Another quality I admire in cats is that they have a certain moral integrity. The truth about dogs is they can be bought. Cats generally can't. You won't see anybody bribing a cat with a kitty treat. Oh, it might take the treat, but it will still do exactly as it pleases.
Similarly, good faculty members are not easily manipulated—much to the frustration of some administrators, who think they can persuade professors to embrace the latest make-work mandate simply by stroking them with vague promises, empty rhetoric, and meaningless awards. Like cats, professors are naturally suspicious, not because they're cynical (although some are) but because they're highly sensitive to ulterior motives.
Clearly, the real problem with the phrase "herding cats" isn't the "cats" part; it's the idea of "herding." Whenever I hear an administrator resort to that metaphor, I just want to ask, "Then why don't you quit trying to herd them?"
Of course, we all know the answer to that question. It's covered thoroughly in Michael C. Munger's essay on good administrators, "The Right Kind of Nothing," which ran online in The Chronicle in January. His column offers some of the best insight into administrative behavior I've ever read. Munger says that administrators can basically be categorized by the degree of control they seek and the amount of responsibility they accept. Sadly, many want a great deal of control but aren't willing to accept much responsibility—and even some who do accept responsibility still crave control. It's those administrators—the control freaks—who are so determined to ride herd on the faculty cats.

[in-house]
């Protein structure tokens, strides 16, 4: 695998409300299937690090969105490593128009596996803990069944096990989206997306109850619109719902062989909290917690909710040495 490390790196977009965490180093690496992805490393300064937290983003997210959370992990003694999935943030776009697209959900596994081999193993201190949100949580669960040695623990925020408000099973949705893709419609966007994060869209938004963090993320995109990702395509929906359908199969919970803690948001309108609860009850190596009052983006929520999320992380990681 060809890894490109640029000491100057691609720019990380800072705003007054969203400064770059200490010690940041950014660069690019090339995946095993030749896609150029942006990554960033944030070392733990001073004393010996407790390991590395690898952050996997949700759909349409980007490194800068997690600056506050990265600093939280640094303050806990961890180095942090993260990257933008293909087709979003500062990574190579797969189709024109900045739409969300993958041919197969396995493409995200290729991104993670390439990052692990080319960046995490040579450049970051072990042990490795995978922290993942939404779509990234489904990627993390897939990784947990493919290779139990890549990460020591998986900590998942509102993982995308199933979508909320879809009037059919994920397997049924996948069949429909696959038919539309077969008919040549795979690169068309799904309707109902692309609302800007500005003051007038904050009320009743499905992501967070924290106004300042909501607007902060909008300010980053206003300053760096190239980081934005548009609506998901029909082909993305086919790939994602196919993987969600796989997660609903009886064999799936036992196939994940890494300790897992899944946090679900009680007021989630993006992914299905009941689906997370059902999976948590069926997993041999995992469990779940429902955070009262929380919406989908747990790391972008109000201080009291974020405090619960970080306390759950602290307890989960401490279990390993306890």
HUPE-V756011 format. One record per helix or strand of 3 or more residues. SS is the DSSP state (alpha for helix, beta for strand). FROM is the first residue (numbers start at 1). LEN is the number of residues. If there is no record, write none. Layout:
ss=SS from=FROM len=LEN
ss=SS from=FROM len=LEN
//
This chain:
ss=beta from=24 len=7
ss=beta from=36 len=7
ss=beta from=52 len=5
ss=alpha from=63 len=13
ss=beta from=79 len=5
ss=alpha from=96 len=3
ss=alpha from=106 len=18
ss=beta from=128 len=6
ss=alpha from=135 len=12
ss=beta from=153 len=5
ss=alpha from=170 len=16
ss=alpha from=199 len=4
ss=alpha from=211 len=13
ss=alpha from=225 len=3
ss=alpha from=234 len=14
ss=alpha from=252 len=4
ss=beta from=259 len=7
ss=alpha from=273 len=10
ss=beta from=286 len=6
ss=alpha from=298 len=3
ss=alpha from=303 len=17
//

Anyone who's been a college administrator at any level knows that, occasionally, you do have to get faculty members all moving in the same direction. You might have to do that for the purpose of putting together an accreditation report, perhaps, or a curriculum review, or simply using the copier less because your budget has been slashed yet again. Good administrators, however, recognize that the way to mobilize faculty members is not by attempting to push them in a direction in which they don't want to go.
Instead, you must first ensure that you're consistently meeting their basic needs and that you're not trying to make their jobs needlessly difficult. Then you appeal to their reason, using logic and facts. That's much harder than handing out treats but will yield better results in the long run. Because if what you want faculty members to do is actually good for the department or the college, and if you can make a good case for it, then the majority will usually go along. (The corollary is that, if you can't get a majority to go along, then what you want probably isn't good for the department or the college.)
In the end, as an administrator, you'll experience only frustration if you persist in thinking of faculty members as stubborn felines who must constantly be prodded. Just feed them regularly, don't abuse them, don't patronize them, and occasionally they might climb up on your lap and purr—metaphorically speaking, of course.